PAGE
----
This is old but still pretty funny– “One can readily imagine the…Berube…equivalents of the 1850s explaining to the abolitionists that they must tone down their message and alter or even drop their anti-racist and anti-slavery message given the ‘political realities’ and public sentiment.”

    You could take apart his dinosaur, tenurplainy defense of the MLA and ad hominem attacks on you… would love it.

    By the way, some small internets gossip about Michael Berube the troll– if you hadn’t seen it, there’s a catfight beginning on his wikipedia page. It’s pretty amusing to see someone so self-absorbed as to troll their own wikipedia in real time—oh, I mean some “random” person. For some DH scholar out there writing about e-narcissism, it’s primary source material.

    This is the page Berube–oh, I mean the wikipedia editor–doesn’t like:

    And the remarks on the talk page:


    • As flattering as this is, I believe that Berube’s slow, sockpuppety beef is actually with Marc Bousquet–who, after all, is another tenured white male and thus worthy adversary (I am a less-than-nobody who is not–or should not–be worth the amount of time it takes to do something like that; if that stuff really *is* about me, I guess I have a hell of a lot more power than everyone thought, for no reason I can think of!). At any rate, Marc can hold his own against Berube and anyone.


    • I just re-read Berube’s TL—there’s nothing on there about me. I have never complained about Rosemary Feal’s salary, for example. He also has many of the same enemies I do: Trent Kays, Steven Krause, etc. Berube trying to lessen my “credibility” is more funny than anything else, because only by trying to hack away at credibility can you admit that anyone has any (something I, for example, have never even begun to argue).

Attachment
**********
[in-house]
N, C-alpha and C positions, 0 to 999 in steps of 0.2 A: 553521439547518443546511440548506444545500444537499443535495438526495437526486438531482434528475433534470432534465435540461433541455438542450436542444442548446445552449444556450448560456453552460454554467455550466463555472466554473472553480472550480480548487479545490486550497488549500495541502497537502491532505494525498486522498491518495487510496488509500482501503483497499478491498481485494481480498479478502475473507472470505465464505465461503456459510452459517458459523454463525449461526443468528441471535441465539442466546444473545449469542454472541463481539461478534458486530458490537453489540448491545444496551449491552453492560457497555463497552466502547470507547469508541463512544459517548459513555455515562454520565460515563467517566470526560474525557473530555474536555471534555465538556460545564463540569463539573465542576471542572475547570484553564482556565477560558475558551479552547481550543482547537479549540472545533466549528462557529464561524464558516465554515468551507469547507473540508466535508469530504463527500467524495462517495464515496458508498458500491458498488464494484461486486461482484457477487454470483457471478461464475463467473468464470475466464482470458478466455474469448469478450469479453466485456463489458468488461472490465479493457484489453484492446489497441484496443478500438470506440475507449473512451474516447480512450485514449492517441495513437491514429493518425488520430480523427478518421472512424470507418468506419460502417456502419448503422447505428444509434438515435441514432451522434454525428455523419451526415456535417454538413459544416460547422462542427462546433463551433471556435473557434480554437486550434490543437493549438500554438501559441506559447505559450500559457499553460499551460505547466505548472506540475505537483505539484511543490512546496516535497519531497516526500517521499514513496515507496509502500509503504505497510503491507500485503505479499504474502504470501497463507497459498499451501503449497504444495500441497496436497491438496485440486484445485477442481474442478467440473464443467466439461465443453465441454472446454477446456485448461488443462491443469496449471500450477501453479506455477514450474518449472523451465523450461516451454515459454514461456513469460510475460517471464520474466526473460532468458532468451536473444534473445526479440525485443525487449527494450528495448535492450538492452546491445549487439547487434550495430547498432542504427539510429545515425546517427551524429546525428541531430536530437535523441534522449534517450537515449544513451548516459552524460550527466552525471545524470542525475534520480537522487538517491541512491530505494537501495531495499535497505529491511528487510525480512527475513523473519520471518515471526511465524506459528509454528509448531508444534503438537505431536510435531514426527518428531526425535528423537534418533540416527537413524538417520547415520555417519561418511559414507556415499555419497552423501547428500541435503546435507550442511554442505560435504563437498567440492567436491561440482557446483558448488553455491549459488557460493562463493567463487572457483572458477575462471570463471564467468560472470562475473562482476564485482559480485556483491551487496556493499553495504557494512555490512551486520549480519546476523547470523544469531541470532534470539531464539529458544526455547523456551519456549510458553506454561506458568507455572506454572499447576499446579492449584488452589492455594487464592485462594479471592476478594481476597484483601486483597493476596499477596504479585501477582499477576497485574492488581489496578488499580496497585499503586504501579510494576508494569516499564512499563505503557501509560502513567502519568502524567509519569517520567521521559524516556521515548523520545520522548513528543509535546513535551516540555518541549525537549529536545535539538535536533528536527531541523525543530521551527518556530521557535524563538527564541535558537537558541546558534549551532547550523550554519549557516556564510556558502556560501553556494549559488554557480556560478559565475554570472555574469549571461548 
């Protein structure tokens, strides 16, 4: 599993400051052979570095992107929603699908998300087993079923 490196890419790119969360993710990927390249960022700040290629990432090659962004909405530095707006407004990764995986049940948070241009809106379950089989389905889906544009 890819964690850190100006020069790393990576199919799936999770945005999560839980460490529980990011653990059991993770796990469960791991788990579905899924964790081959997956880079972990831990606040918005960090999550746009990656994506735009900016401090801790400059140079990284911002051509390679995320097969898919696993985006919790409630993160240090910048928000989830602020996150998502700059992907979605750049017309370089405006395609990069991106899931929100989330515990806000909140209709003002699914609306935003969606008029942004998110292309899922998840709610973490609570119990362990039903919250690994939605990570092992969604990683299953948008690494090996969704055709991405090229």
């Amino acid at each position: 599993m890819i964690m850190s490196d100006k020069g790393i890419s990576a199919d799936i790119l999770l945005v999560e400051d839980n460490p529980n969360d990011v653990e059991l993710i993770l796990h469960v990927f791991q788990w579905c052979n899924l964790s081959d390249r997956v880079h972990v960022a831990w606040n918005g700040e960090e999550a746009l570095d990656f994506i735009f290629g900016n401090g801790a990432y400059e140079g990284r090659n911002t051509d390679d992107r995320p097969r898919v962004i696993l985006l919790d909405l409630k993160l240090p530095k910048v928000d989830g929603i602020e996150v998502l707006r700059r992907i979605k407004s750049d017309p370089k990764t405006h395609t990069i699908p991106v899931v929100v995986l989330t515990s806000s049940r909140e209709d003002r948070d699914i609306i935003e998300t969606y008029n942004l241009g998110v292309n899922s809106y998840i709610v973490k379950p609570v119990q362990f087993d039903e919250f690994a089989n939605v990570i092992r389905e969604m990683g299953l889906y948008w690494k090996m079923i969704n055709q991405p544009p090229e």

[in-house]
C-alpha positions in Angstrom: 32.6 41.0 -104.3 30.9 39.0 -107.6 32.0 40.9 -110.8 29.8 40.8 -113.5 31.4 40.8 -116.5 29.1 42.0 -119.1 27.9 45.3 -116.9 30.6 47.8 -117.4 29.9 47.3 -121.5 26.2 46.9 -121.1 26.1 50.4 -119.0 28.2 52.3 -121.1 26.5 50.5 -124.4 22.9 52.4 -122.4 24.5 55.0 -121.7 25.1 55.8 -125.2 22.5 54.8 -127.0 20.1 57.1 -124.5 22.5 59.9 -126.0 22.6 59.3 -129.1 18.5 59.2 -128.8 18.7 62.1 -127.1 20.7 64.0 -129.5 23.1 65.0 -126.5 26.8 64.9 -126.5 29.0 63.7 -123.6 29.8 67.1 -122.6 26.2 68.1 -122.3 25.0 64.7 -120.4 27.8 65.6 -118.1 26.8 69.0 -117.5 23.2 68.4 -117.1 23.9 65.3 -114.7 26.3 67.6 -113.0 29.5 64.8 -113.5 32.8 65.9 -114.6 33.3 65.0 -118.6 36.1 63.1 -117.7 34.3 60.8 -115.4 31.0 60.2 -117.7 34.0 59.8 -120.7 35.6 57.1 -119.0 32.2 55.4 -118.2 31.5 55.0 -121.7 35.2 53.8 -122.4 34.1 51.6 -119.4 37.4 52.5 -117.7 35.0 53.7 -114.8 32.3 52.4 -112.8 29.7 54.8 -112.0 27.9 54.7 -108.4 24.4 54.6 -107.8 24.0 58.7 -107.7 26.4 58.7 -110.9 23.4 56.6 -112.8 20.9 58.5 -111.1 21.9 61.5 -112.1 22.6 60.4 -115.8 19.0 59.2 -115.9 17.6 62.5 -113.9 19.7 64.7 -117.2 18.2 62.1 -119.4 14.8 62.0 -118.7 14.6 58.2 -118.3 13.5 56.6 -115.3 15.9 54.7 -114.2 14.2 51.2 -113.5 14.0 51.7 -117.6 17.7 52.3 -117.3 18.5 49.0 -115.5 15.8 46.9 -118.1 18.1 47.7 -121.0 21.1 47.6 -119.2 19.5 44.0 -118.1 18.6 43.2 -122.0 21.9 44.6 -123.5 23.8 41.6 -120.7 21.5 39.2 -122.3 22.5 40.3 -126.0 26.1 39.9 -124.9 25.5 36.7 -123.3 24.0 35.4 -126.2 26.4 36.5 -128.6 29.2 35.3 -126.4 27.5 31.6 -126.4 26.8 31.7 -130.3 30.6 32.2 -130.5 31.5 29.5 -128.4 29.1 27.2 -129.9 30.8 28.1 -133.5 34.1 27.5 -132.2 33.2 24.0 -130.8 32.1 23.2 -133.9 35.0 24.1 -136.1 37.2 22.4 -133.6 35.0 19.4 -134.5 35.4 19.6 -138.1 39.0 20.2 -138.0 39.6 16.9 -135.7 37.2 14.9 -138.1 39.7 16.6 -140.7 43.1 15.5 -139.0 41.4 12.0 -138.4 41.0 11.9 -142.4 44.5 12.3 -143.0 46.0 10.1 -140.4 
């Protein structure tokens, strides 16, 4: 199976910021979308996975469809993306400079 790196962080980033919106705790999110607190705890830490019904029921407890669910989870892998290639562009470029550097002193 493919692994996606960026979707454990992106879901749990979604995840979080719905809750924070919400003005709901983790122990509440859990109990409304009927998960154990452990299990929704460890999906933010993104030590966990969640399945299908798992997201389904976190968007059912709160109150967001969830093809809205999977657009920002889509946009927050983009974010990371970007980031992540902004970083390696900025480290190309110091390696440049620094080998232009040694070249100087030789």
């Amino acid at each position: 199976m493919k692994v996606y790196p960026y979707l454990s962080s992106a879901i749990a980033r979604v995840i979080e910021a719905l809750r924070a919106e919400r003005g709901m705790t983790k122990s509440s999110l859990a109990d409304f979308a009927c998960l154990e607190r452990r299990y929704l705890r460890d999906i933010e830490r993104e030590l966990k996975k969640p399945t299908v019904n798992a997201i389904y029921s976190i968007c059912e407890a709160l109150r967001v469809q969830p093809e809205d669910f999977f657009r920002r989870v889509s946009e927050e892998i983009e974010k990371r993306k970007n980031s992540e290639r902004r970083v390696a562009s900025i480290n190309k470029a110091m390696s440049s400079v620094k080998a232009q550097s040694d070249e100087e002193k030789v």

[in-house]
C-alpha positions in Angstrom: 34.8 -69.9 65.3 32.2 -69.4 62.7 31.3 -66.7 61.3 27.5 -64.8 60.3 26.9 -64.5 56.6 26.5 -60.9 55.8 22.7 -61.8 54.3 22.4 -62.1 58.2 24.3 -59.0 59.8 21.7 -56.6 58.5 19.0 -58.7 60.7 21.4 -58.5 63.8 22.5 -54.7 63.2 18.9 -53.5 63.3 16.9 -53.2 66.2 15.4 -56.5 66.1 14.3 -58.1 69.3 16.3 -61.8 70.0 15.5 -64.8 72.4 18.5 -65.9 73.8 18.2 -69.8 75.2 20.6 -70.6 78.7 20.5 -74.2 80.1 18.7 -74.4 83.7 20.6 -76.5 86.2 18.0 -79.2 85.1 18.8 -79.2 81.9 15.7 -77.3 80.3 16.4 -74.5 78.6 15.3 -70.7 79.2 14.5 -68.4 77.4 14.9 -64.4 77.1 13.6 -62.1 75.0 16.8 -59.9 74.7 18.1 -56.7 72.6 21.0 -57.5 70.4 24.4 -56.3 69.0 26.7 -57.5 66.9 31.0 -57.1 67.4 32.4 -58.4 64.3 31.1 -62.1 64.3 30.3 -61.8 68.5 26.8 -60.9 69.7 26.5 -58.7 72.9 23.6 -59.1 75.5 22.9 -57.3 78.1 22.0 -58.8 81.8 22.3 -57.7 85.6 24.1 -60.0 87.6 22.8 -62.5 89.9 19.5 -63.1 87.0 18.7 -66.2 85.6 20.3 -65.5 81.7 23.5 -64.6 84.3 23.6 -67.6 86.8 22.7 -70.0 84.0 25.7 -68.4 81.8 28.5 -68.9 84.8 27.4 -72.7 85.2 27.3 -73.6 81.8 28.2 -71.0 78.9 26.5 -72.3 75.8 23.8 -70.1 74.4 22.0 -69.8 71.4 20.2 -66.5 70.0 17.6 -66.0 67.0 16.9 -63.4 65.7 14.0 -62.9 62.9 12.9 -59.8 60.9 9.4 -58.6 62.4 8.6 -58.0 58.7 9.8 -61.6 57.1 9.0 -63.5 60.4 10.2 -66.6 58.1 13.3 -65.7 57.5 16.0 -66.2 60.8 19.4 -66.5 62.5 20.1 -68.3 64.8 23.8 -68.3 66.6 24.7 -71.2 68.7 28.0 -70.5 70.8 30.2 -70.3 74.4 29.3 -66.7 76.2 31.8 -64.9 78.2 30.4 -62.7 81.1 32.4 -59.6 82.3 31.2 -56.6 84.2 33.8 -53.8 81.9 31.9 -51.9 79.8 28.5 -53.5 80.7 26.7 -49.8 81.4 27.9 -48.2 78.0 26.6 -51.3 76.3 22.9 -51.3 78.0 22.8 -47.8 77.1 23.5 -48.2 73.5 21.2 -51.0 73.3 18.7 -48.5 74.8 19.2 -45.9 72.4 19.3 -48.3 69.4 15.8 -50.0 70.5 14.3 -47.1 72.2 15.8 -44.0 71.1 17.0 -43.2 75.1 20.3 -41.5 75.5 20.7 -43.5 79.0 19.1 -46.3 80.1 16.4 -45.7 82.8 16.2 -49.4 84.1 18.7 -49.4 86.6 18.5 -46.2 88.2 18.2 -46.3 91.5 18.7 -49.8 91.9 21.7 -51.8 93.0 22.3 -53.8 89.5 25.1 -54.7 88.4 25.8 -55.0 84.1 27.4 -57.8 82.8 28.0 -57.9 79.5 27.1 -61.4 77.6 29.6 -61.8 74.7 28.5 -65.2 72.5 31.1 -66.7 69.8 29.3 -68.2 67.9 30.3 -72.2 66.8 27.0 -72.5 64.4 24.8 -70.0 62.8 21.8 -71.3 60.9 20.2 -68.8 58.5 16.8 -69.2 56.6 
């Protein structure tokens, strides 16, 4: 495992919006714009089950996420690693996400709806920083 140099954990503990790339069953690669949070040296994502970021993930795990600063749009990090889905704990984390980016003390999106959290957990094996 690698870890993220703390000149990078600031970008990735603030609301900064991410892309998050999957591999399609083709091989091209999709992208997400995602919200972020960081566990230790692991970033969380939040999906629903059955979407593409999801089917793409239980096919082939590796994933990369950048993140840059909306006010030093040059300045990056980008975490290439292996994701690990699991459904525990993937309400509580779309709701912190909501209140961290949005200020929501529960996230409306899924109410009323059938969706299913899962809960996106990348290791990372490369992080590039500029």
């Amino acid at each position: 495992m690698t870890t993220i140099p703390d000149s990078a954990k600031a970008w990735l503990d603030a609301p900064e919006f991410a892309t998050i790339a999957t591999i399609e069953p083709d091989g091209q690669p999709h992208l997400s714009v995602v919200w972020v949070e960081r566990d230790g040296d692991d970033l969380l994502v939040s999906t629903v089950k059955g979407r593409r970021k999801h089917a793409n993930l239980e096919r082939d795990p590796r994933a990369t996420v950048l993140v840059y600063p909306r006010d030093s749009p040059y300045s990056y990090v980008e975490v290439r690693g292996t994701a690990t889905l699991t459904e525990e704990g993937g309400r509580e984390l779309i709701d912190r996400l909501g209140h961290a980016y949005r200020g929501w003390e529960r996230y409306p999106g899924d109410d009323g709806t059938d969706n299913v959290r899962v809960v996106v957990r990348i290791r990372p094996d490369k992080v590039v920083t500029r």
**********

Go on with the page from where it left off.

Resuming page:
• That’s probably right about Berube-Bousquet. Berube, though, does some characteristic Rebecca trolling on his 2 June fb post. He scolds you for citing from an email he sent to you and even mentions the sockpuppet comment he posted on this blog. He calls you a troll in the comments in that post, and he made some similar remarks a few other places on fb as well. I just can’t remember where. I thought you’d have seen all those, the internets guru that is RS. Anyway, the June 2 post is public if you aren’t fb bffs with him.

        There’s this, too, from June 24 post comments. Pretty standard of his passive and underhanded approach to trolling RS:

        Michael Bérubé Points taken, Dana, and the quibble about the quibble about “confines” is really just a quibble. Thanks also for remarking that some “alt”-esque careers happen on campus. As for U-Know-Who, two things. One, she is right to claim that she made all the points you made, except that you made them with 100 percent less WHY THE FOCK WOULD ANYONE EVER GET A PHD UNLESS THEY WANTED TO BE A PROFESSOR LIKE I WANTED TO BE BECAUSE PROFESSORS ARE LAZY AND STUPID AND TEACH FIVE STUDENTS IN GRADUATE SEMINARS ON THINGS NOBODY CARES ABOUT and 100 percent fewer internet temper tantrums. Also, there’s a subtle difference between your work and hers in the sense that your critique was smart, careful, and well-written. Two, that now-deleted blog post was occasioned by this thoughtful essay that had almost nothing to do with her– — which is pretty stunning, even by the standards of internet temper tantrums. For those who are curious, the blog post in question is preserved for posterity in the comment thread of this (also thoughtful) followup: